Ty Wilson Law September 2019

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Fall officially starts this month! Cooler weather is something I always look forward to. Kids are now back in the swing of returning to school. Leaves are changing colors. It’s a great time of year. Oh! Did I forget to mention that football season has started along with all the excitement that brings? Recently, I have been taken aback at all the fighting I see in the world. Granted, I am an attorney, and we pretty much deal with fighting every day, but what I am referring to is the fighting in politics. We are again coming up on another presidential election. Without getting political, please note our political system only works if everyone votes. Both parties are motivated to change our country for their version of what is better. Just remember that without your participation you really should not complain about the outcome. Our world is changing rapidly, and some of it is for the better; some of it, well, we will have to see. Time will tell. At least put in your say where it goes.


If you’re the parent of a teenager, you’ve likely had one particular conversation a million times. It goes something like this:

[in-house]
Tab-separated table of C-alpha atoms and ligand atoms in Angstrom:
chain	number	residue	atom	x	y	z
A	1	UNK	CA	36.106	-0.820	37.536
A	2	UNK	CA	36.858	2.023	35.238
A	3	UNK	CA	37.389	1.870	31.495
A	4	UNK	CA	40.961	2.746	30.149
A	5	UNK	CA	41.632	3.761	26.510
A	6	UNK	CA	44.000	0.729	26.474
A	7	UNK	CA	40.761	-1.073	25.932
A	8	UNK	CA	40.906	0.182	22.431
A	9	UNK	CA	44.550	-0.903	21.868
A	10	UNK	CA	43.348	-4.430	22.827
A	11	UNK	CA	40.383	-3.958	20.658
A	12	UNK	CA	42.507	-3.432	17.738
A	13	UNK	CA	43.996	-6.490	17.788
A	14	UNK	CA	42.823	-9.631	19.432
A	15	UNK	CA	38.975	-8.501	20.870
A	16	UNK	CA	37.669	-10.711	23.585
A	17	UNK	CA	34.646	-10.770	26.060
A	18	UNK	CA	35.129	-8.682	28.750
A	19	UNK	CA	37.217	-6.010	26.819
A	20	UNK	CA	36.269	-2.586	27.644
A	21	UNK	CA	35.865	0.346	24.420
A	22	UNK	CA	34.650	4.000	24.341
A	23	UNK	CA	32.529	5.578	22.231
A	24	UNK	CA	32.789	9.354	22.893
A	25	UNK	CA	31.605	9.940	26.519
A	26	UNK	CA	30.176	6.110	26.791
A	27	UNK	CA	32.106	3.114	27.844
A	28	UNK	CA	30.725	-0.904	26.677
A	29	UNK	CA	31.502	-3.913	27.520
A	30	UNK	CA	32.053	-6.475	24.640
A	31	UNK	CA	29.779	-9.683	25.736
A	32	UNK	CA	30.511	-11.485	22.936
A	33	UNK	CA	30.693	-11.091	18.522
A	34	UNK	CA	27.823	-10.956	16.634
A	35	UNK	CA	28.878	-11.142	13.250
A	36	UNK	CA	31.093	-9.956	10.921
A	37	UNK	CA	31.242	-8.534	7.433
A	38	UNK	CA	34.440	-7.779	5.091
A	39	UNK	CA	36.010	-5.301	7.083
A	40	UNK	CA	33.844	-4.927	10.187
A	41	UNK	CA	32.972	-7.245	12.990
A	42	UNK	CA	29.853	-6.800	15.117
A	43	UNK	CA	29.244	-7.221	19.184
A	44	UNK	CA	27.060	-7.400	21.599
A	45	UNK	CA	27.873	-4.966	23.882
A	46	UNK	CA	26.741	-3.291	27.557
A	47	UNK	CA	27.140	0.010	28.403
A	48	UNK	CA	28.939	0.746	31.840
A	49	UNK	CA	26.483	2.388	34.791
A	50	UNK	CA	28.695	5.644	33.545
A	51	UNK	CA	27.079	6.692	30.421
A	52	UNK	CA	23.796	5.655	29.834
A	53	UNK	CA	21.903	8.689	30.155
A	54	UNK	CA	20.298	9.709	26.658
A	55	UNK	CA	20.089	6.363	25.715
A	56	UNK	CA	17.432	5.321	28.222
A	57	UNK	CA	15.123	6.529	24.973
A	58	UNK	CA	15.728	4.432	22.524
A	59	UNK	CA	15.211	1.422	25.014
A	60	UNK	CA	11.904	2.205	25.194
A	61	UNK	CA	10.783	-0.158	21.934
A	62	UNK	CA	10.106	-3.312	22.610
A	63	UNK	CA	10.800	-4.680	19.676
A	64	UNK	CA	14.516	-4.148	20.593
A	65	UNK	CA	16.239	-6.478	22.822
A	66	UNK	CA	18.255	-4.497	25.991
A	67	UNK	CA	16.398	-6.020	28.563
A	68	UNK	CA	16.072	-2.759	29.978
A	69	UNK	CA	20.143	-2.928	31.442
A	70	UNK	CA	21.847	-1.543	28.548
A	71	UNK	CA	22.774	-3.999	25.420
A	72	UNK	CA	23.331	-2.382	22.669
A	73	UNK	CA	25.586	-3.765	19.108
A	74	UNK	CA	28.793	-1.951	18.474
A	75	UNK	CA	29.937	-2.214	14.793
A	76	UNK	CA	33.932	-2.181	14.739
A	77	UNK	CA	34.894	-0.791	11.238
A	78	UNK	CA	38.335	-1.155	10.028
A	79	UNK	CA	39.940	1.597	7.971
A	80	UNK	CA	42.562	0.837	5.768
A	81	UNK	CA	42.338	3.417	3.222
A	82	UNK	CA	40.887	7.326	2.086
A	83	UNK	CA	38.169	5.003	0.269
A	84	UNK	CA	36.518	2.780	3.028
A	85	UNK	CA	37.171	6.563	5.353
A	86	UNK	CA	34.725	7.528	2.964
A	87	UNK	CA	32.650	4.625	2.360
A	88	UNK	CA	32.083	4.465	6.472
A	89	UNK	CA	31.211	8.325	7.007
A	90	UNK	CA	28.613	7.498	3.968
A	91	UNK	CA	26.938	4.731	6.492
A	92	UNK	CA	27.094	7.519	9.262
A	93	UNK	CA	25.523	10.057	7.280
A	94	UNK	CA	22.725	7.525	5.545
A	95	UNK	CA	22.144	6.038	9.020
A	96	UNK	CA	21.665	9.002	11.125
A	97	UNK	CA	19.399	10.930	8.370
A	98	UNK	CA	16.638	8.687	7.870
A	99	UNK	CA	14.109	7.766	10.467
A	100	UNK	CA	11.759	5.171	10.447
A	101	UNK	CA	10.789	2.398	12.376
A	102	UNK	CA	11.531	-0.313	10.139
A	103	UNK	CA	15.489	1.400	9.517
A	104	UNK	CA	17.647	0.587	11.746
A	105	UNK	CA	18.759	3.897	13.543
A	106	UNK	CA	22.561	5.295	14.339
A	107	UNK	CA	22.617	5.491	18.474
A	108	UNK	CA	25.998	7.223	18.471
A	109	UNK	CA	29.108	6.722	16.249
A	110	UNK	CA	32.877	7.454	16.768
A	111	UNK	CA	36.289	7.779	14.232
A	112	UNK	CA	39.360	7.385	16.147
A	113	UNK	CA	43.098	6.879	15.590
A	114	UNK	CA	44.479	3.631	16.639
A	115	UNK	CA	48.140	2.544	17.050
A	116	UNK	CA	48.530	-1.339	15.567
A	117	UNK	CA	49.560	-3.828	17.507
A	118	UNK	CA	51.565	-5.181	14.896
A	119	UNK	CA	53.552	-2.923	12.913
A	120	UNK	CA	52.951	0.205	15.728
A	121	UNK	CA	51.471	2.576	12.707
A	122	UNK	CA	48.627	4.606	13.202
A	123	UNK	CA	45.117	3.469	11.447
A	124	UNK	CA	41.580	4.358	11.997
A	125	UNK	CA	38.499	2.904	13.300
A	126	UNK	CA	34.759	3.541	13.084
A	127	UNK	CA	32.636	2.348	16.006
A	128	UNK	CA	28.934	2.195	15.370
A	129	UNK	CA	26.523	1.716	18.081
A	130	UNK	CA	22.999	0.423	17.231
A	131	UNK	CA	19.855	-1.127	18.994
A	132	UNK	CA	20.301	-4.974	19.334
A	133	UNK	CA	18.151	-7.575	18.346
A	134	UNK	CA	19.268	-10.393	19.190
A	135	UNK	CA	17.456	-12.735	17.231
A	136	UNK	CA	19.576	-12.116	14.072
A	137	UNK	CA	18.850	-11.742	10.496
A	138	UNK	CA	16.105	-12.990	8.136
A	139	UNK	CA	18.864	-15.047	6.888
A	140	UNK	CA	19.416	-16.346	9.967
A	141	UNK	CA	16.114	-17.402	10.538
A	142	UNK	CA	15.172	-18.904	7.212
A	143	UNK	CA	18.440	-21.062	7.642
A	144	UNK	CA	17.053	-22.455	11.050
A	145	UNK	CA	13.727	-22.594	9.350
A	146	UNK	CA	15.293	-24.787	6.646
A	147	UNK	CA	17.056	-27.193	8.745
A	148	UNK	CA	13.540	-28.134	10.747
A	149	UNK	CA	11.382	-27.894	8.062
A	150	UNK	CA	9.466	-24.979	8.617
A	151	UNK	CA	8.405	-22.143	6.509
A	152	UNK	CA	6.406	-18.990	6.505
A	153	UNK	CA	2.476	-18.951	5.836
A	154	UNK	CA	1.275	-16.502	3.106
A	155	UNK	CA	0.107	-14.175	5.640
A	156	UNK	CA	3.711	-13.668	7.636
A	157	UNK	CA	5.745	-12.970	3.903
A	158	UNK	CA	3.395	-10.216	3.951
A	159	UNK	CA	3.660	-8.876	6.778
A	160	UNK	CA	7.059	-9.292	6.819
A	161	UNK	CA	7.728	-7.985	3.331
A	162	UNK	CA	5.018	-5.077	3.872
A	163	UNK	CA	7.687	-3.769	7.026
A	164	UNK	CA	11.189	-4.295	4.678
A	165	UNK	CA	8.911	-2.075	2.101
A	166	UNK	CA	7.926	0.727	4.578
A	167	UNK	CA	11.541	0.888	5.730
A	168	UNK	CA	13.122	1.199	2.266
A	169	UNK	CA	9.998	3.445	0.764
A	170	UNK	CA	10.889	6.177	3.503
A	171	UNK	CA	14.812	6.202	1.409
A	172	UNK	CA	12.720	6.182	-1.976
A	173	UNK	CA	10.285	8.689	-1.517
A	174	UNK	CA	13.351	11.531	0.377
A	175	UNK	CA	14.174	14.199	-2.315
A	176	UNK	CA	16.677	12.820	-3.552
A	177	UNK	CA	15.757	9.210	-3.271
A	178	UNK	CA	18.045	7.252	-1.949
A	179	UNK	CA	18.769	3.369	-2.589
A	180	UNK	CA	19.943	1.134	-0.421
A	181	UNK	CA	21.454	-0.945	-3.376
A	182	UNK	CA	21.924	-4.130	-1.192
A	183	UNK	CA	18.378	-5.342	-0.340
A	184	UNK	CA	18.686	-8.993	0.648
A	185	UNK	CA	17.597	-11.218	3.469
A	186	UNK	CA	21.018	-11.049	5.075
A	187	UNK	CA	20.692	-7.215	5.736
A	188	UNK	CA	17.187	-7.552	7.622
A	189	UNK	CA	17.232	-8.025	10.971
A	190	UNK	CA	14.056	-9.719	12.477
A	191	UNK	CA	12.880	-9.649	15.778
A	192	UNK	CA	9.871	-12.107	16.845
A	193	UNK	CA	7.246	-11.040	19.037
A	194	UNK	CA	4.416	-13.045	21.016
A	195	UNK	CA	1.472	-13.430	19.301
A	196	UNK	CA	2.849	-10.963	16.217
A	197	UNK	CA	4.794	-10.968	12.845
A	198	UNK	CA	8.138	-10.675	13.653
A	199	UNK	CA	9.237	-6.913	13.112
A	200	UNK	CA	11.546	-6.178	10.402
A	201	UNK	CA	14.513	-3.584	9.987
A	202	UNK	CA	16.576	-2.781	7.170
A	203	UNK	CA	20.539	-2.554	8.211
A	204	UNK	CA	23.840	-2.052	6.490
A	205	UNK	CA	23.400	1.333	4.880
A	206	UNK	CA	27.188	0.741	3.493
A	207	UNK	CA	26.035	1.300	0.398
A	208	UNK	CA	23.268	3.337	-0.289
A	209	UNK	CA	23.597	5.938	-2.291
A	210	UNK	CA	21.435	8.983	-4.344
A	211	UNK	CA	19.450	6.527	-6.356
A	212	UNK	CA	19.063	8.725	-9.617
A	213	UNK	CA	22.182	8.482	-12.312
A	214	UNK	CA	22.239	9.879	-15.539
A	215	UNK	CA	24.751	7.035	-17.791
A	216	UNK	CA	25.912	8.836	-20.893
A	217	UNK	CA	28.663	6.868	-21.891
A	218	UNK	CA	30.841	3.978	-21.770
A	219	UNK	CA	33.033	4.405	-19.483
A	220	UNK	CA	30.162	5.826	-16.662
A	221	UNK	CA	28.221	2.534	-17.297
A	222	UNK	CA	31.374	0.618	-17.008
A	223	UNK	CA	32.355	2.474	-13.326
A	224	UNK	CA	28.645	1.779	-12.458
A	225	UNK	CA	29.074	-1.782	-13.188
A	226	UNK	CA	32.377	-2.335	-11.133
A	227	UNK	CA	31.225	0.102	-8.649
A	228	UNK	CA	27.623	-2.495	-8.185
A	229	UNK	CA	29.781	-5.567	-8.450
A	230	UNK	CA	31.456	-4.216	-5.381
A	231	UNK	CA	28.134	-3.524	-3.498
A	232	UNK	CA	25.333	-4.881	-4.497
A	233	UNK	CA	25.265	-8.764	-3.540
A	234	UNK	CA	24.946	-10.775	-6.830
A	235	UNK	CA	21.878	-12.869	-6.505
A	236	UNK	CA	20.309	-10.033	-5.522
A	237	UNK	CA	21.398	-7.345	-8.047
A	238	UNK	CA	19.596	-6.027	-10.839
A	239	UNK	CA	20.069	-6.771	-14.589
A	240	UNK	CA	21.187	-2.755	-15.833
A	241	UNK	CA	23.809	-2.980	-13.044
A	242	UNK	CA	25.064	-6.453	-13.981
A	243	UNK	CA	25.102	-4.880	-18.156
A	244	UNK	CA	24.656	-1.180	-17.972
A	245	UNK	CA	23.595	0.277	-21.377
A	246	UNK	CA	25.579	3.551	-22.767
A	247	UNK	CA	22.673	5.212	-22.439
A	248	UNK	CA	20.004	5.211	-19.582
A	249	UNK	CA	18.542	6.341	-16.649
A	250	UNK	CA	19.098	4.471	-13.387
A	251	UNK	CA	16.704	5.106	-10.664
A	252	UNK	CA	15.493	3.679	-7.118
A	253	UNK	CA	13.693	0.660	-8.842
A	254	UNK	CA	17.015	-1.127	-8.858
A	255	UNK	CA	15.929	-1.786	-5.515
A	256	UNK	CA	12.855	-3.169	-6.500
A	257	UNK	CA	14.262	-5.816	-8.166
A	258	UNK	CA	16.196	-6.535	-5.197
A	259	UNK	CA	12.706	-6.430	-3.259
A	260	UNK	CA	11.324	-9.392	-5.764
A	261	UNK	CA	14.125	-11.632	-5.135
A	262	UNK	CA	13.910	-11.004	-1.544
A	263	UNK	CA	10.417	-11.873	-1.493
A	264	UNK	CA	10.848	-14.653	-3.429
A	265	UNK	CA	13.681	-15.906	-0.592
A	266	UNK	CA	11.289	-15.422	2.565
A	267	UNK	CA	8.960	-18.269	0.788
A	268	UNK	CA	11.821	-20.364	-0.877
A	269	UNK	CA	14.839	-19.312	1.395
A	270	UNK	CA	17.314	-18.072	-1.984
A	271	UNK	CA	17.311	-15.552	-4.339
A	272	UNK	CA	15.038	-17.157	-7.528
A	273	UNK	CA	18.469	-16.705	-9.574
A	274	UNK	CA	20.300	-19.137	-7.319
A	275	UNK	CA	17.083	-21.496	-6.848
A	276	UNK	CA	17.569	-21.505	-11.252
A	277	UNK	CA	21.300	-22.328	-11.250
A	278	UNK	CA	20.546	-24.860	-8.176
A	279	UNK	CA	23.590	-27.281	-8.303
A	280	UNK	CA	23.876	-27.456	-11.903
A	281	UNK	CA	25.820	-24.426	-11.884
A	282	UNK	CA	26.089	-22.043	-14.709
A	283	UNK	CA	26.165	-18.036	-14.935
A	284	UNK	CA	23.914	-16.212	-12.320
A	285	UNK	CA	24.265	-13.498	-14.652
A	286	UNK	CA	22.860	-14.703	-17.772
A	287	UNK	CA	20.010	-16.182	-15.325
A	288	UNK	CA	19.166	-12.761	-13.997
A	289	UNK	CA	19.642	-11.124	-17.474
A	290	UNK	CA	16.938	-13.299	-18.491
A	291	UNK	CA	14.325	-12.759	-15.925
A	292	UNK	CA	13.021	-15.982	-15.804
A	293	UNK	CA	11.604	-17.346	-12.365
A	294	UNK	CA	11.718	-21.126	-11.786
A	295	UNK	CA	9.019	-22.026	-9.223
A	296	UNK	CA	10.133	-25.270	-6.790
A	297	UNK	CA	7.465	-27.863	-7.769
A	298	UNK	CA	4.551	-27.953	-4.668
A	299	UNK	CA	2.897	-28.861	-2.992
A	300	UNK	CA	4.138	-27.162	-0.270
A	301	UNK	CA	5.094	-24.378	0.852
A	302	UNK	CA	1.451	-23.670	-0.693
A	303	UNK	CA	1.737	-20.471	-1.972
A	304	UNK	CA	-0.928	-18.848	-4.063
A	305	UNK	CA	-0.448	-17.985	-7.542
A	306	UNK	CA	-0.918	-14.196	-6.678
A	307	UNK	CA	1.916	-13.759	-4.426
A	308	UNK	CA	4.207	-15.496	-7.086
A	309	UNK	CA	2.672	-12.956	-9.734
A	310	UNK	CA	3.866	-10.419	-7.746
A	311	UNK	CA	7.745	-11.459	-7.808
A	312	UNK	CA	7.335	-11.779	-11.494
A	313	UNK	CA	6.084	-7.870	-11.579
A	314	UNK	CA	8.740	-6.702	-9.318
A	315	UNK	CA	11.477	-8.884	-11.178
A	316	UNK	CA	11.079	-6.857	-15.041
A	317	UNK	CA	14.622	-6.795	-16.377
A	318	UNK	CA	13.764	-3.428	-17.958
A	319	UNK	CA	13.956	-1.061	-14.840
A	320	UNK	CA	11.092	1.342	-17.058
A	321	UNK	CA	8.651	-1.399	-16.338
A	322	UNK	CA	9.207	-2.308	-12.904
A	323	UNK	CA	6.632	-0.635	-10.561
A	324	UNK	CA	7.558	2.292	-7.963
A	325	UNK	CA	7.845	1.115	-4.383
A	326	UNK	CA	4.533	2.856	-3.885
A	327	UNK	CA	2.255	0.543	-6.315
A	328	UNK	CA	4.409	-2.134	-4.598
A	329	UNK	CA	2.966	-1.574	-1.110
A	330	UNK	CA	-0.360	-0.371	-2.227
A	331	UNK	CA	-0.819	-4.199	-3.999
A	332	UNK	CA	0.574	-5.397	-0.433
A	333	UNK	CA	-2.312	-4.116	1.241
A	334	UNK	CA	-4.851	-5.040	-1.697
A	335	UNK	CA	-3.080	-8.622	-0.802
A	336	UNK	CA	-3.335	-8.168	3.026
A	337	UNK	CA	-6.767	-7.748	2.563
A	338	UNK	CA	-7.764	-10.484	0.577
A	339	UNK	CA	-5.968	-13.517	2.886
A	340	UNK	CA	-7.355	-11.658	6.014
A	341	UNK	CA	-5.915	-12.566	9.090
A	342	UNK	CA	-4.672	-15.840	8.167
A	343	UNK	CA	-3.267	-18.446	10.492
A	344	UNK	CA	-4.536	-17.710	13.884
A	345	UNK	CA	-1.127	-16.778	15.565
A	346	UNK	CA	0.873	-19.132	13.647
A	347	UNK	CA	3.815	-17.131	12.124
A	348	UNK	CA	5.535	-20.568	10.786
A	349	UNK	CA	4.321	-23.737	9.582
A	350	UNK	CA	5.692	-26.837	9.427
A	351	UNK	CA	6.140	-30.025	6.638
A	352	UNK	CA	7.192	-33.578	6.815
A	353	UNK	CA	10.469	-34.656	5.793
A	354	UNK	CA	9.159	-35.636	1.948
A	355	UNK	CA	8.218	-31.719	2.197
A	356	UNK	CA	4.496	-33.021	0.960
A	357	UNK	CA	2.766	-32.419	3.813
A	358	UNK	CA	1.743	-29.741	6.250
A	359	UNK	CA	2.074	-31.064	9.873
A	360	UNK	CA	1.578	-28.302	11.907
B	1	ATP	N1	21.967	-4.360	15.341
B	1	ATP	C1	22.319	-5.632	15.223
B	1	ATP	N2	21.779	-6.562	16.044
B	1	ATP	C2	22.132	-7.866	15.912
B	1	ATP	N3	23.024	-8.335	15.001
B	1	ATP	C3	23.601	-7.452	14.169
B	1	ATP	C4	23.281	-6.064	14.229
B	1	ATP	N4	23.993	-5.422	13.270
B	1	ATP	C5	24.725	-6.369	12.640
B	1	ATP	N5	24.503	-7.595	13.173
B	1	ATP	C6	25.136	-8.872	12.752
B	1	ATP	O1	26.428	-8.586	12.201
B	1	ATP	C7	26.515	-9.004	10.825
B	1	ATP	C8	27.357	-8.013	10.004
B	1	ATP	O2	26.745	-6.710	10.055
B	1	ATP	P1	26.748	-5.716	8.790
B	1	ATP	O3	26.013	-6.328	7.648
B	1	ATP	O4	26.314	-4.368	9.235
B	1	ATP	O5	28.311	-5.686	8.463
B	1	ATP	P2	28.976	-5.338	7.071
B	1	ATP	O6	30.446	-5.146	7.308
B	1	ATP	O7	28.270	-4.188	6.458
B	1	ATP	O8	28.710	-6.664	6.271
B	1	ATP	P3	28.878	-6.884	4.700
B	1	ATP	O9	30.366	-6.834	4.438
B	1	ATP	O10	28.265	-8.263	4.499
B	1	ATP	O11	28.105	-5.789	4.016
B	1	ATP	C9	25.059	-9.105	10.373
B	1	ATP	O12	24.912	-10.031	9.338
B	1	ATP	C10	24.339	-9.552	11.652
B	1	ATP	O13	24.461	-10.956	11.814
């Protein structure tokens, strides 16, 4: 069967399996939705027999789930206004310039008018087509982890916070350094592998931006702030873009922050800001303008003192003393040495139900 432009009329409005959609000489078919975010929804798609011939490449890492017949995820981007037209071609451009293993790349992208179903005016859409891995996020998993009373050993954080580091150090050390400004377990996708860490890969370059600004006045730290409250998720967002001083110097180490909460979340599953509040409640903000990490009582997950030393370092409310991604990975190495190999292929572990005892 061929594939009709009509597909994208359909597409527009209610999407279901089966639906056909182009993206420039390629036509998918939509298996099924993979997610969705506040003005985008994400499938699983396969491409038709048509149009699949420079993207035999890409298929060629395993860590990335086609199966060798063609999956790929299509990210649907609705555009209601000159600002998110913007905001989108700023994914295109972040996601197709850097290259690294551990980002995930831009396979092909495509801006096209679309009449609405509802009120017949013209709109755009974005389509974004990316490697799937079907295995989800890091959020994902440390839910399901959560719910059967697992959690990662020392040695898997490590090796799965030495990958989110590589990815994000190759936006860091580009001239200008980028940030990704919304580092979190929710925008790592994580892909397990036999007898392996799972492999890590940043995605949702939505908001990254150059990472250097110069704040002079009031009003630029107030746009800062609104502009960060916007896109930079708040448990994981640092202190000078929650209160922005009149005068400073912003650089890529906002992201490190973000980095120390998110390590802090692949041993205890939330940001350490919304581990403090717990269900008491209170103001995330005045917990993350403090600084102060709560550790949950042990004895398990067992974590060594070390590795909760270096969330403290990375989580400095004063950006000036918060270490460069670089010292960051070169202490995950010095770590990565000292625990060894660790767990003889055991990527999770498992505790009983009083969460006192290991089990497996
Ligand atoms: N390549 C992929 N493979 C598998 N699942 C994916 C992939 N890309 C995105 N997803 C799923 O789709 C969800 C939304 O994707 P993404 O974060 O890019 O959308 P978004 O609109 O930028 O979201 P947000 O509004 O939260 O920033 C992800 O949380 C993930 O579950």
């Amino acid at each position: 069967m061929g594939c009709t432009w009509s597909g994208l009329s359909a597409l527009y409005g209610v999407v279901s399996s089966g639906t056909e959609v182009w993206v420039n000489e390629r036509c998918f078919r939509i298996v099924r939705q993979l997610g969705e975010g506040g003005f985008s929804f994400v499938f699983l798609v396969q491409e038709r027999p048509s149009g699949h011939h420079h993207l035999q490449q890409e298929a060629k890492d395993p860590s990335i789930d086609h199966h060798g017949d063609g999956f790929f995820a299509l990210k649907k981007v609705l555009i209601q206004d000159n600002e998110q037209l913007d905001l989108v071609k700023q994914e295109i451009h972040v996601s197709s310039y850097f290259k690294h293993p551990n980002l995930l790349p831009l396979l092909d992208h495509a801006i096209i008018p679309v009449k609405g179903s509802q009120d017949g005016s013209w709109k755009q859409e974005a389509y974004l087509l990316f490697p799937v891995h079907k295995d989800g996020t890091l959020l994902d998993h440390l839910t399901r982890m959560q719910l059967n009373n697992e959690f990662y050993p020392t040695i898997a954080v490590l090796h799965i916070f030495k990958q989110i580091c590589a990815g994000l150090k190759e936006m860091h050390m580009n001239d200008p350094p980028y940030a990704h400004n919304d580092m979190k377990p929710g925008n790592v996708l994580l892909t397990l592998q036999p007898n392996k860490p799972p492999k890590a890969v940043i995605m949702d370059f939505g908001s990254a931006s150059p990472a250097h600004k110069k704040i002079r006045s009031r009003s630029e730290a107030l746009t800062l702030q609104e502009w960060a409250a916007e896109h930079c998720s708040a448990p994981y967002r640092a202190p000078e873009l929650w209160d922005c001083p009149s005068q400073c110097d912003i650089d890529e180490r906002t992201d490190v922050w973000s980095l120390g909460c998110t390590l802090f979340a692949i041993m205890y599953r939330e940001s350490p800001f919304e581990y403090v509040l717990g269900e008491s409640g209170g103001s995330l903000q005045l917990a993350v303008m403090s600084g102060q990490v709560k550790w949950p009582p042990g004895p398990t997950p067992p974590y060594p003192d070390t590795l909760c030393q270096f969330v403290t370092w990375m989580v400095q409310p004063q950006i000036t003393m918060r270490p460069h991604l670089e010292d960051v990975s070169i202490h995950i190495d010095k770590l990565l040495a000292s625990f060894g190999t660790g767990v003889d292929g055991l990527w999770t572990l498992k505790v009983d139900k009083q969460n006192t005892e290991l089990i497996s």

You: “So, how was school today?” Teen: “Fine.”

That’s it — that’s the whole conversation. It’s a cliché dialogue played out to exhaustion on TV and in movies, but that doesn’t make it any less accurate. And now that school has started back up again, you and your teen probably have it at least once per week. While the curt reply seems inevitable, it seems worse not to ask and risk missing something important in your child’s life. Also, you don’t want to seem disinterested; all you really want is to make their adolescent years as smooth as possible. So, is there a better way to communicate? According to the experts, yes. Here are a few tactics teachers and psychologists recommend trying to get teens to open up about school and tough issues like friendships, grades, and bullying.

-Ty Wilson

Stay safe,

Get Comfortable

The first mistake is the immediacy of the standard conversation. If you want your teen to talk, don’t ambush them when they come through the door. Instead, wait for a comfortable, casual setting when you’re both relaxed. Don’t make the conversation feel

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